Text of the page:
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Class of 1940 looks back on past 70 years
The Livingston High Class of 1940 gathers for their 70th reunion at Latif’s restaurant in Turlock. Pictured above in the front row from left to right: Robert Culbertson, Kenneth Brewer, James L. Sousa, Mark Kamiya, Mrs. Marion McDonald Gustavsen and Mrs. Rosella Koenig Kennedy; second row left to right: Mrs. Dorothy Moore Kirkpatrick, Edward B. Light, Mrs. Adeline Jelmini-Bucholtz, Mrs. Betty Lloyd Mitchell and Mrs. Miho Kishi Kunzer; third row left to right: Darrel Shumard, Mrs. Jane Wilkensen Disney, Mrs. Janet Tsuchiya Tashima, Mrs. Elsie Wulff Earl, Mrs. Marguerite Almeida Tyree, Mrs. Angeline Jelmini-Magniez and Mrs. Mary Ellen Jaynes Himmel-Stoss; fourth row left to right: Robert Disney, Walter Loewen, Grant Noda, Doran Hille and Ben Hashimoto. - photo by Photo Contributed

The Livingston High School class of 1940 recently got together to reminisce about the old times at their 70th class reunion.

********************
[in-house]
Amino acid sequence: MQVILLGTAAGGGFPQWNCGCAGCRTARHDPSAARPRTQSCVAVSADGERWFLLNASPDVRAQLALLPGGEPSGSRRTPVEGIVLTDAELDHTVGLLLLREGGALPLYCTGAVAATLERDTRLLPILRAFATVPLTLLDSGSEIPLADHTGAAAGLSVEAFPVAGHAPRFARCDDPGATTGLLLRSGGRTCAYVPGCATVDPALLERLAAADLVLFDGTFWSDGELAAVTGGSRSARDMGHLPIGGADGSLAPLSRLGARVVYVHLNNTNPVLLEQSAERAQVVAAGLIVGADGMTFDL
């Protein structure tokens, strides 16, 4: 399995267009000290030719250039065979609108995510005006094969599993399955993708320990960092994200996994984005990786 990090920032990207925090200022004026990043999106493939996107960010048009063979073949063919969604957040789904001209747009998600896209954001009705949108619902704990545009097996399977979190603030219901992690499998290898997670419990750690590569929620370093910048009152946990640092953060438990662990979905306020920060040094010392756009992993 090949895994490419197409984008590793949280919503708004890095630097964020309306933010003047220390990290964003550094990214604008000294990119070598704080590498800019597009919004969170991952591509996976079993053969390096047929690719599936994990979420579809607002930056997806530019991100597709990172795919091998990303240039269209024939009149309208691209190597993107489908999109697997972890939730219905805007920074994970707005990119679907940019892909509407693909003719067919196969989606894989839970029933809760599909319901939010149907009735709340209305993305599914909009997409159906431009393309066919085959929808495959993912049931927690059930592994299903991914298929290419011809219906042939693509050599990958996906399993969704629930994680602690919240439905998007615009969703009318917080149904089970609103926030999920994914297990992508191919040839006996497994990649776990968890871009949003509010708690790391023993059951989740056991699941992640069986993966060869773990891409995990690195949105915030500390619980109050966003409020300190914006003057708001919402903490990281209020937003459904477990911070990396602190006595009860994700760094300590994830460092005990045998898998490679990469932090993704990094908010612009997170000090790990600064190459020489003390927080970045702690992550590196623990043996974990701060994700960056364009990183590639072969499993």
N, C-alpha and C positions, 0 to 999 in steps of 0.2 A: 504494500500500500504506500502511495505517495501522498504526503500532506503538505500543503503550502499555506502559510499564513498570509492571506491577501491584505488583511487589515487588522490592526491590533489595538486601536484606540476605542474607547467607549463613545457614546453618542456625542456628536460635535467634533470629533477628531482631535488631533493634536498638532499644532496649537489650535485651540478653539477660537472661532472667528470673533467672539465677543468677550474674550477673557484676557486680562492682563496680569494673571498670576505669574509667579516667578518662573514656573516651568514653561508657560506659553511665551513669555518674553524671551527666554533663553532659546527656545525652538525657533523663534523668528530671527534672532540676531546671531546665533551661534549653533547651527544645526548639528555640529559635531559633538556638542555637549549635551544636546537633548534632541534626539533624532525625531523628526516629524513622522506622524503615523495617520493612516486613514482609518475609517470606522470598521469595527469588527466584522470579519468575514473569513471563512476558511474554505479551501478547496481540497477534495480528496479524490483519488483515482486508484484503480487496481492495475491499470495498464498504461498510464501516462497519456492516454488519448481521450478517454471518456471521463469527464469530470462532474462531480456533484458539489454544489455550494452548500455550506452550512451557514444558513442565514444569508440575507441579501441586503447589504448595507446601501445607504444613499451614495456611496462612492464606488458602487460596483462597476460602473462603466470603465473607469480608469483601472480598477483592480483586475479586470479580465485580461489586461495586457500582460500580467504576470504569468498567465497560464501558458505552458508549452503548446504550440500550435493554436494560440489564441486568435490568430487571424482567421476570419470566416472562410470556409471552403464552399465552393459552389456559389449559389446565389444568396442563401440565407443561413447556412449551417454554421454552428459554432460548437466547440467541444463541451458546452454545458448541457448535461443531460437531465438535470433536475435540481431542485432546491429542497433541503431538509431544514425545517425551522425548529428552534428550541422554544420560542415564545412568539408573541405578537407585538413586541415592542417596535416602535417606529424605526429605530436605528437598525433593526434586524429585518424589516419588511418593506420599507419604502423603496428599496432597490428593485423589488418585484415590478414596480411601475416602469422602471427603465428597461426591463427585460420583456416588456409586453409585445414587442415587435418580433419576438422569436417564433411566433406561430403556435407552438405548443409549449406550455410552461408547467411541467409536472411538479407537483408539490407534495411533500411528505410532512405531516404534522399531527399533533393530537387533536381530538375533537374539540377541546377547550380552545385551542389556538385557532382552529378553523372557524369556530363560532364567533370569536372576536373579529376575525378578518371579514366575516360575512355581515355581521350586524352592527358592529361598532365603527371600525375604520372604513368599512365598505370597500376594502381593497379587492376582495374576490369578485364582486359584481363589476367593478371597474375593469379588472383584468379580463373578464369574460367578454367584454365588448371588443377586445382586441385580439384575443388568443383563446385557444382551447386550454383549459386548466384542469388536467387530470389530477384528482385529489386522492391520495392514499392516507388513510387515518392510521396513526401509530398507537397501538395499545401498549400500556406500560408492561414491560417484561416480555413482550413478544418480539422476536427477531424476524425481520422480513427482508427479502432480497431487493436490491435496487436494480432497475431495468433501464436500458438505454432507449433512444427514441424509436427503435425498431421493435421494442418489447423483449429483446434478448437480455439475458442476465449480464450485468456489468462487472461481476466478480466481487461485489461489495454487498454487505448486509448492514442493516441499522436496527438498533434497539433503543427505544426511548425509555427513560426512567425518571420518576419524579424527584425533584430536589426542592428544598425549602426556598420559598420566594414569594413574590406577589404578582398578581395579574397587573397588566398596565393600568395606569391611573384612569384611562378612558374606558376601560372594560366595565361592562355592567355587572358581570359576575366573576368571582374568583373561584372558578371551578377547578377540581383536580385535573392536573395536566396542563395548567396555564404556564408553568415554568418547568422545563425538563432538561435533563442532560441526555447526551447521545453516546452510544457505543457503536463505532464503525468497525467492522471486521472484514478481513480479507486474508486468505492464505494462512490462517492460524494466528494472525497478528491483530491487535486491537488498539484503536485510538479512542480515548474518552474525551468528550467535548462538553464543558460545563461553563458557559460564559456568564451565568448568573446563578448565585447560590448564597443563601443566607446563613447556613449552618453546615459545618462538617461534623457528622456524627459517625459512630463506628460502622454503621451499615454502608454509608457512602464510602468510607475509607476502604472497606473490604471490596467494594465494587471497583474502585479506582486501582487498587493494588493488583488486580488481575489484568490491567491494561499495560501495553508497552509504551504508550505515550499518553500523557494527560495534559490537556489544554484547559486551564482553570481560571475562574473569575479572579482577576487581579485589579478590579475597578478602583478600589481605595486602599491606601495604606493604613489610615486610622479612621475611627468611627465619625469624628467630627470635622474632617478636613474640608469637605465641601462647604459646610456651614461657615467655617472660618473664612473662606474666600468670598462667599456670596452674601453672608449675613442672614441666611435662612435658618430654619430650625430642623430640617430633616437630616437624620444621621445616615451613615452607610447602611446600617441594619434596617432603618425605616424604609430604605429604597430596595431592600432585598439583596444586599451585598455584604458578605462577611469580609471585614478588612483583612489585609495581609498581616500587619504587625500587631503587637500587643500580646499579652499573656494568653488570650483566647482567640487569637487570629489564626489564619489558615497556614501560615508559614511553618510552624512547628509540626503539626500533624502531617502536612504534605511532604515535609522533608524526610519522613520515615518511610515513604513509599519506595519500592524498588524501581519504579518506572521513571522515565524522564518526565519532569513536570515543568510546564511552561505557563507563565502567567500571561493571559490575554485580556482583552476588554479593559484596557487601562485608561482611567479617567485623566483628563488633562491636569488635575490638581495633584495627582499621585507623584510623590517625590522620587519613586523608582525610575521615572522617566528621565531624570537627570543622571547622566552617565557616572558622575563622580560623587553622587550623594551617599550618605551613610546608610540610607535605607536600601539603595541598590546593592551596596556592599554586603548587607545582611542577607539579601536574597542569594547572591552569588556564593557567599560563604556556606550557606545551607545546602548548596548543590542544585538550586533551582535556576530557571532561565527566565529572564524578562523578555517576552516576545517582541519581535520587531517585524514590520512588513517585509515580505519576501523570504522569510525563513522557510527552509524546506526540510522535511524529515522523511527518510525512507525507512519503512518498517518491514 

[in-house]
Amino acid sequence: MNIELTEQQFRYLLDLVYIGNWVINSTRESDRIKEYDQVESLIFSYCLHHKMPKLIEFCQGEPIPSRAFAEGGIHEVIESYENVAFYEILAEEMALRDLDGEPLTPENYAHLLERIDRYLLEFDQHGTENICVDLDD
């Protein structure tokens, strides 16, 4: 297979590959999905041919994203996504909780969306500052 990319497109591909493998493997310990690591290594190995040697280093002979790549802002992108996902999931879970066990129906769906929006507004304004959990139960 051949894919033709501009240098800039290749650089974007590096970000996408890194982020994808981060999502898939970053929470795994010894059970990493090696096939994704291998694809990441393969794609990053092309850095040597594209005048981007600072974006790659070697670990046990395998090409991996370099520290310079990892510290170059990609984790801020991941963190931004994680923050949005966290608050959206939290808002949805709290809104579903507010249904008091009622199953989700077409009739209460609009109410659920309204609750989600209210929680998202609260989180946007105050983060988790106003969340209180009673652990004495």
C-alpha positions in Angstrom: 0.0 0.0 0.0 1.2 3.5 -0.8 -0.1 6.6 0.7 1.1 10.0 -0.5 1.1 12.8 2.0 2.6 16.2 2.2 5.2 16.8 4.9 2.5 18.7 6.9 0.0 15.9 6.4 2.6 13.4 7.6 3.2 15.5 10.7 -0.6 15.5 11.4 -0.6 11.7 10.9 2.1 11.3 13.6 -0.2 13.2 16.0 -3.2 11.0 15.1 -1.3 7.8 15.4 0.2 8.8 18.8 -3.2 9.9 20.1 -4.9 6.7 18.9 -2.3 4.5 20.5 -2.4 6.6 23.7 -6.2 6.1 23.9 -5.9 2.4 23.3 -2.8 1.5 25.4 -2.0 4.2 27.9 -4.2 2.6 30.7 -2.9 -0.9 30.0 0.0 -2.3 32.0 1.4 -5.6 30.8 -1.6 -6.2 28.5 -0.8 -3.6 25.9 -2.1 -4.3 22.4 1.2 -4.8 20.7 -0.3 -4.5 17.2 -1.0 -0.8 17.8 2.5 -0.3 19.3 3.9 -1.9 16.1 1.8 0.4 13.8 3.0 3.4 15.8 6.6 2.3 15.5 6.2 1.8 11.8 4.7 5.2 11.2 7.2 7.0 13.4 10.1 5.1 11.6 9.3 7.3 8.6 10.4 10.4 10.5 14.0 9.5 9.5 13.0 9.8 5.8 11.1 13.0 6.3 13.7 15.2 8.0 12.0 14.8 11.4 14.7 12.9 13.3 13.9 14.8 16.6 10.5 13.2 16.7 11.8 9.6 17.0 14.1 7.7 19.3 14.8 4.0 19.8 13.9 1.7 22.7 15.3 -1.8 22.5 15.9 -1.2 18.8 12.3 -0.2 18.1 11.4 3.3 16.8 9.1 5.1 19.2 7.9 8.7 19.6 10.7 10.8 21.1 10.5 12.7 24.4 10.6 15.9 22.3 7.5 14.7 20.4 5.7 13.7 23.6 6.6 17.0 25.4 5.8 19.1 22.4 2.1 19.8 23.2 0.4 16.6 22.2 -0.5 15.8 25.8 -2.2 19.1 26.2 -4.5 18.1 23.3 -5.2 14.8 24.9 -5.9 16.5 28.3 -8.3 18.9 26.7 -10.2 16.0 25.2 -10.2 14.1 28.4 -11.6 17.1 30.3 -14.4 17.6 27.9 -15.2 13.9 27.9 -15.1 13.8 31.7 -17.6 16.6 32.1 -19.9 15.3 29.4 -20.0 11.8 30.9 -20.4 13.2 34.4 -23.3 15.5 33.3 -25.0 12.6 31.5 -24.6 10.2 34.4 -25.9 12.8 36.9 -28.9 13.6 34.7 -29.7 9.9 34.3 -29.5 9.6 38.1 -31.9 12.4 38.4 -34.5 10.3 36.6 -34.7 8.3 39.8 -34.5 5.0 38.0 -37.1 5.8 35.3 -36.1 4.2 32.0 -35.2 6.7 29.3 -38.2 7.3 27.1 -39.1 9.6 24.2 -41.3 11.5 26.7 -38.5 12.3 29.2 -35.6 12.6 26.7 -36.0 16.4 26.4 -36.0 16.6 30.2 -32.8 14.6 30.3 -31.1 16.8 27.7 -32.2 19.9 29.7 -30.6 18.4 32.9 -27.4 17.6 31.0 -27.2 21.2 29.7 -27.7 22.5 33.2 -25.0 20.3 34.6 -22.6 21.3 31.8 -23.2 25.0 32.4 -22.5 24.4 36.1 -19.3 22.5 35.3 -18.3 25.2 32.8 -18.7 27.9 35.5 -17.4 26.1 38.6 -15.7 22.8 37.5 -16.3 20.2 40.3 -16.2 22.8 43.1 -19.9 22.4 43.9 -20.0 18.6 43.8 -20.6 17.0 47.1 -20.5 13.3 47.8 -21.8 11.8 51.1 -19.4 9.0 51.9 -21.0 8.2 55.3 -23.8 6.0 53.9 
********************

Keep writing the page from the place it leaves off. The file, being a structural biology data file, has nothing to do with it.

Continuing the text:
The event was held at Latif’s restaurant in Turlock on July 31 and brought together 23 of the original 83 graduates from 1940. The close-knit group has held reunions every five years since their 25th reunion.

World War II was a defining event in the lives of many of the Livingston High graduates. Twenty-five of the grads were in some branch of the service. Many of the Livingston graduates also remember vividly the internment of their Japanese classmates. One day they were standing all together at Modesto Junior College and the next they were gone. A number of the Livingston High Japanese-American graduates enlisted in the service and were in the famed 442nd Regimental Combat Team — the most highly decorated unit in Europe. One of the classmates received three purple hearts.

During the war, the Livingston High grads fought in all branches of the service and on all battle fronts. One of the Navy boys at age 23 was commanding a LST 714 in Shanghai, China. Two ended up in prisoner of war camps. Another was a career Army officer for 27 years.

The small group of classmates also had a variety of career paths. One became a surgeon specializing in general and vascular surgery at Tufts University in Boston, Mass. Another retired as a Professor Emeritus in Plant Physiology at the University of Georgia. Another classmate had four children, all of whom became medical doctors. Many of the classmates had very successful businesses and some chose to follow in their family members’ footsteps and go into farming.